I also understand that during their Convention, the Republicans sought to cast the Coronavirus in the past tense during their gathering.  Do you think it’s behind us?

Stay safe.

On the 2020 Conventions, Past and Ahead

To join the chorus:  Given what the Democrats had to accomplish last week, I would score their effort 9 out of 10.  I was very concerned during the first hour of the first night, which was both uneven and boring (a friend called the early minutes “a snooze”), and would maintain that the Democrats’ use of celebrities as moderators was less than befitting given the importance of the event, but starting with the second hour of the first night, I found it surprisingly arresting throughout.  A few impressions:

Putting aside until later the acceptance speech of Democratic presidential nominee and former Vice President Joe Biden, of the Convention’s many effective presentations – including one by former President Barack Obama, who clearly considers President Trump to be the existential threat to the American way of life that I have suggested in these pages — I found particularly powerful the talks by former U.S. AZ Rep. Gabby Giffords, a victim of gun violence, regarding our need for greater gun regulation, and by Kristin Urquiza, who declared of her father, a Trump supporter who had succumbed to COVID-19, “His only pre-existing condition was trusting Donald Trump [that the Coronavirus was under control], and for that, he paid with his life.” That said — and speaking as a somewhat jaundiced political junkie that has seen, figuratively and perhaps literally, a thousand political speeches – I consider the words of young Braydon Harrington, who struggles with stuttering, on his relationship with and belief in Mr. Biden, as moving as anything I have ever witnessed.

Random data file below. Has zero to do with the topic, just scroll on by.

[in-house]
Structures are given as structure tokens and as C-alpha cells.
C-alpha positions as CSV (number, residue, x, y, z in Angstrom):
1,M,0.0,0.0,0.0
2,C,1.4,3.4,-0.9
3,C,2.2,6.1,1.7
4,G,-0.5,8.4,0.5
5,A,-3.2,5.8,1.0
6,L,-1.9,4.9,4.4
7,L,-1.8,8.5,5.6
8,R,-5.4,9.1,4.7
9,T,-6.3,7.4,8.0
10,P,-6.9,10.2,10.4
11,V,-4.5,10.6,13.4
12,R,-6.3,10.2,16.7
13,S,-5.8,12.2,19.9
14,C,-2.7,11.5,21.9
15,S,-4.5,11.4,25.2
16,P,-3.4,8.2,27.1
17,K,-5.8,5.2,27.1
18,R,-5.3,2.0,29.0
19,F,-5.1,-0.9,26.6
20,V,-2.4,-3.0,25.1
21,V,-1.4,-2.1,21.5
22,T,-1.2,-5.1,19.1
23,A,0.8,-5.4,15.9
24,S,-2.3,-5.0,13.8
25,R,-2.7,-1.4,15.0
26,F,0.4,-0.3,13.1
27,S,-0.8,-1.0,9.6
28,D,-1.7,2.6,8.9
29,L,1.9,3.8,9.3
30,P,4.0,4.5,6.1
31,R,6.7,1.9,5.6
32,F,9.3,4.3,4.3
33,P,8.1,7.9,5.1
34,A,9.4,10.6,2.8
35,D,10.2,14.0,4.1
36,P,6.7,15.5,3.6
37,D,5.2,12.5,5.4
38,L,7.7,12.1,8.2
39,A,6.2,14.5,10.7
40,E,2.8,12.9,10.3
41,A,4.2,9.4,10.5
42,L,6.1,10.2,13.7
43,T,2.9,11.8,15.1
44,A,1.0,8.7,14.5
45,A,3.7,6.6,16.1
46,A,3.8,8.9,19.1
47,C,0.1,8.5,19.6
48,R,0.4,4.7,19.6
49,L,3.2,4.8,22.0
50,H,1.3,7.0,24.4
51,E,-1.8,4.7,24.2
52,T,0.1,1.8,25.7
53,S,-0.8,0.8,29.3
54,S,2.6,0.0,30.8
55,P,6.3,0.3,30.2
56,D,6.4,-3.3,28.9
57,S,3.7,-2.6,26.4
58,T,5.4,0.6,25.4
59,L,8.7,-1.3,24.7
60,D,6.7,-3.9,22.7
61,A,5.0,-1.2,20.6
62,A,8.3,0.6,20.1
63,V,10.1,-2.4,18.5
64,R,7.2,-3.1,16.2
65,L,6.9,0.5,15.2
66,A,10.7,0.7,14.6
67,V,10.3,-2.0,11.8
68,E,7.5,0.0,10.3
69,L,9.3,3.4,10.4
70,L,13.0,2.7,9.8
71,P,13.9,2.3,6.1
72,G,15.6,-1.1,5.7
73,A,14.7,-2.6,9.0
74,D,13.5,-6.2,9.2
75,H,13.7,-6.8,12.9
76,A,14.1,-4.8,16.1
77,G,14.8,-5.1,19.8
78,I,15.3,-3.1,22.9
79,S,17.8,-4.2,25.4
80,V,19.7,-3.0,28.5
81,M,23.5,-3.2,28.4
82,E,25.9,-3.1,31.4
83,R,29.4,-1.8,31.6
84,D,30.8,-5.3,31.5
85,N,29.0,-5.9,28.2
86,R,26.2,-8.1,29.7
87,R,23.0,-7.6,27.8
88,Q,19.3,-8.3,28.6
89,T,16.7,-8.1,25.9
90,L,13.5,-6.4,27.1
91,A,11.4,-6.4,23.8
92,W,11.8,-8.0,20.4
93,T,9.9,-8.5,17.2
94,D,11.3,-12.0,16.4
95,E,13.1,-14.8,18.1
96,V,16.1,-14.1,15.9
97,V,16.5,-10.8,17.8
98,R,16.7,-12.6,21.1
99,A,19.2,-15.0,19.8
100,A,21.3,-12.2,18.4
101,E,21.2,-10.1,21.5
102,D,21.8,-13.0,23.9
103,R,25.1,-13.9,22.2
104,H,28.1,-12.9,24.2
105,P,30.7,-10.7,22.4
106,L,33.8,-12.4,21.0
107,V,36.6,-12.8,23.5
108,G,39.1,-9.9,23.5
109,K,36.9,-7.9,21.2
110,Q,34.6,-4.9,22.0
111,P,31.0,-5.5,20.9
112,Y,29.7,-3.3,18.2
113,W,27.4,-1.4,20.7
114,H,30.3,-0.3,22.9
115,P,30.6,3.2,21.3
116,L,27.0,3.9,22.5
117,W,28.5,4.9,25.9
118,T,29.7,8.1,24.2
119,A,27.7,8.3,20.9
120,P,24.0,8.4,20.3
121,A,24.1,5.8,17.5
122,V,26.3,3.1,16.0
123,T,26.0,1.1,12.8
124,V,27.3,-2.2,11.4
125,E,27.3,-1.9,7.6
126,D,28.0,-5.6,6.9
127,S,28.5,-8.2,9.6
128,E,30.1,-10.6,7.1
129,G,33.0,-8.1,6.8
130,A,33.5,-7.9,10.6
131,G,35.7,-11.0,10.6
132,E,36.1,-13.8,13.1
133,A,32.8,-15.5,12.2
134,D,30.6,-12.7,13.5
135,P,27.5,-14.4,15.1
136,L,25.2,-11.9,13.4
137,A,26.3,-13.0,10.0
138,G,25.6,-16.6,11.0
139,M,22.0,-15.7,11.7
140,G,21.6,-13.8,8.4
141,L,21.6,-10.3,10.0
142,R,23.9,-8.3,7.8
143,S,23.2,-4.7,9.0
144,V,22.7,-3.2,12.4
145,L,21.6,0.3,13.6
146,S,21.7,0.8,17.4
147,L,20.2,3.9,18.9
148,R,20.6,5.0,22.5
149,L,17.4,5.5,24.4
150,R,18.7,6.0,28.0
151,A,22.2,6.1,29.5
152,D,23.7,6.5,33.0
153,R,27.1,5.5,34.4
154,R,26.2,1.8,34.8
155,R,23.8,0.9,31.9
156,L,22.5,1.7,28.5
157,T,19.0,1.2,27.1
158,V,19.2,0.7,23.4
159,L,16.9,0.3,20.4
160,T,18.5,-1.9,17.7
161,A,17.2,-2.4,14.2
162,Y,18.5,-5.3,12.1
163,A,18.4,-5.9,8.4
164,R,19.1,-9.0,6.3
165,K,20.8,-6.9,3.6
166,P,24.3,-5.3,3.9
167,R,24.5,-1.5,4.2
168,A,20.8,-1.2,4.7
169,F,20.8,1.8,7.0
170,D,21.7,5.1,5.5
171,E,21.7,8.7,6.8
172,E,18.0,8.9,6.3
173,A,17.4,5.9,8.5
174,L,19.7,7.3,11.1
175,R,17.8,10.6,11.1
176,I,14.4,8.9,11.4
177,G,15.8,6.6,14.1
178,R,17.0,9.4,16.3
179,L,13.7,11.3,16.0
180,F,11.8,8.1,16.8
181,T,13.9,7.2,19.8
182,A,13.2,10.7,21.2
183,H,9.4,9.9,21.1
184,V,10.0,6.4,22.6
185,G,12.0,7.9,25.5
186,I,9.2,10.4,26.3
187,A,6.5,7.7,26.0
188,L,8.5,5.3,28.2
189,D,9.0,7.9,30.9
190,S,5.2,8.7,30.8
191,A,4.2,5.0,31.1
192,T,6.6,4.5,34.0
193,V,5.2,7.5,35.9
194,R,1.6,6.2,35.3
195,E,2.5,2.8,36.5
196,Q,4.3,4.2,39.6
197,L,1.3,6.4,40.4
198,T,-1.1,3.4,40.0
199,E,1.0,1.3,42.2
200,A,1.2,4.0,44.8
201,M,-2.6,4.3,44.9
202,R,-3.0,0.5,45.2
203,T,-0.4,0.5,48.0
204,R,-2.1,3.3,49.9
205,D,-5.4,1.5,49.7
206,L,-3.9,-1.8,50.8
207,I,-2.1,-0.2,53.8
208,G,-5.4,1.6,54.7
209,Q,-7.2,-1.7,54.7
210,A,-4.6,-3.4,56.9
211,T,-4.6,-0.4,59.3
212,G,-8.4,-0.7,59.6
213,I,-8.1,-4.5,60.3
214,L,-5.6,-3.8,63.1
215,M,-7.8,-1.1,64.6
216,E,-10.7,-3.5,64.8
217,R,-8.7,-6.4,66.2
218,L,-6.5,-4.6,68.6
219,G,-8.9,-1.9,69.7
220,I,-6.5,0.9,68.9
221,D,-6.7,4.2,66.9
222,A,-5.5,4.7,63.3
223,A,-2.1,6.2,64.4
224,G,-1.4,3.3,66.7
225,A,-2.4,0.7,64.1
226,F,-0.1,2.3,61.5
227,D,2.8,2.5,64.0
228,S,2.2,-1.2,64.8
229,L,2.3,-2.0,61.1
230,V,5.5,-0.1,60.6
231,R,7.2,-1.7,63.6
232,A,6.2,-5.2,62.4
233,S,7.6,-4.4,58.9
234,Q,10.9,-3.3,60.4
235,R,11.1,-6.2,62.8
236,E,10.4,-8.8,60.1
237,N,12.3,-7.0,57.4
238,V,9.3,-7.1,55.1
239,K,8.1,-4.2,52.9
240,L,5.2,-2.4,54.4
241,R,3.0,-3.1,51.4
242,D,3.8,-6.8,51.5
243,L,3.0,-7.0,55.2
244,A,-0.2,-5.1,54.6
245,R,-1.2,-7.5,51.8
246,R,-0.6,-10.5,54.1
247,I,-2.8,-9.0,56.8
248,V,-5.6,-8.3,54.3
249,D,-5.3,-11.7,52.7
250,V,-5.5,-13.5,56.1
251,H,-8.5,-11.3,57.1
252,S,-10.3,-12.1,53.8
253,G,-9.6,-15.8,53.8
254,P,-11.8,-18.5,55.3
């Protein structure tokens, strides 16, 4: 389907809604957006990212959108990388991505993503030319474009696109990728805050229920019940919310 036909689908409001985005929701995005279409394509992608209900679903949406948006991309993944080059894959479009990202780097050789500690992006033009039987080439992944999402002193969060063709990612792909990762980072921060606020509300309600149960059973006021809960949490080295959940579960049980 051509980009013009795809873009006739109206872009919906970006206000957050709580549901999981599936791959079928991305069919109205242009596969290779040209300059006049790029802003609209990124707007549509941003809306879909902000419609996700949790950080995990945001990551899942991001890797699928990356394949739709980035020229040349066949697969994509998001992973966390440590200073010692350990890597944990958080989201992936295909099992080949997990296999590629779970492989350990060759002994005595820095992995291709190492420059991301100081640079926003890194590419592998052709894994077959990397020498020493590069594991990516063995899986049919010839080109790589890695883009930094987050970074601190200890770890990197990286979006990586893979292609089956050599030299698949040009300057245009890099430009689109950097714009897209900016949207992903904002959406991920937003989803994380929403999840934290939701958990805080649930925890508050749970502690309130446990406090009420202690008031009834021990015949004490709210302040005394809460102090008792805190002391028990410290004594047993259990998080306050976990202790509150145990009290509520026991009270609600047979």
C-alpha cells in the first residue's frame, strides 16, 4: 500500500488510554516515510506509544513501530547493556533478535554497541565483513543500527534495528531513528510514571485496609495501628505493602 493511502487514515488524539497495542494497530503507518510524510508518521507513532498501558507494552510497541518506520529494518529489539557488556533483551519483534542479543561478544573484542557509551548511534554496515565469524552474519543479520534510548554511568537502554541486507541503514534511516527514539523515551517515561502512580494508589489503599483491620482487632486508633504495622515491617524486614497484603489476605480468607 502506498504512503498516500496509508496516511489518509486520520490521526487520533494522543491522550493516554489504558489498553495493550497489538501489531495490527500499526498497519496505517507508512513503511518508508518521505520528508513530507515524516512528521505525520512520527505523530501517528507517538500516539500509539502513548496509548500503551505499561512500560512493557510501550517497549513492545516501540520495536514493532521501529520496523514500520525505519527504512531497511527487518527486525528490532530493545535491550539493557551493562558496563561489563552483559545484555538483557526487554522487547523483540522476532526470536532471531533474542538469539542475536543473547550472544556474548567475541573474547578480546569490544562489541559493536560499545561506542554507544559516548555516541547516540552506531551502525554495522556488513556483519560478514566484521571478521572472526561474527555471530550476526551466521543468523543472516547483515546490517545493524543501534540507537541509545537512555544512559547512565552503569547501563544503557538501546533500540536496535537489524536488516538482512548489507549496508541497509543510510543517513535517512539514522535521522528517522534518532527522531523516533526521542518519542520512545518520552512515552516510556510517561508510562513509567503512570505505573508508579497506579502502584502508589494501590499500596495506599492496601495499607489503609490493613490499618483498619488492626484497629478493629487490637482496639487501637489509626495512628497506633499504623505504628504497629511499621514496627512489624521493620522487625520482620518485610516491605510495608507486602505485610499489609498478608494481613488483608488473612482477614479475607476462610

For reasons I can’t readily describe, I have mentally paired what was to me a haunting part of former Secretary of State Hillary Clinton’s speech and the presentations of former OH Gov. John Kasich and former Chairman of the U.S. Joint Chiefs of Staff Colin Powell.  In her remarks, Sec. Clinton stated, “For four years, people have said to me, … ‘I wish I could go back and do it over.’ – or worse – ‘I should have voted.’” [Emphasis by Ms. Clinton – in the sense that she uttered the italicized words in her speech, but they are not in CNN’s published text.]  I found Messrs. Kasich’s and Powell’s message, that it was acceptable for Republicans distressed by Mr. Trump’s presidency to vote for Mr. Biden, both encouraging and disappointing — encouraging because these gentlemen have greater credibility than any liberal in coaxing conflicted Republicans to vote for Mr. Biden; disappointing because some of our citizens are so rigidly party-bound that despite deep misgivings about the leader of their party, they nonetheless require reassurance that it’s “okay” to break ranks.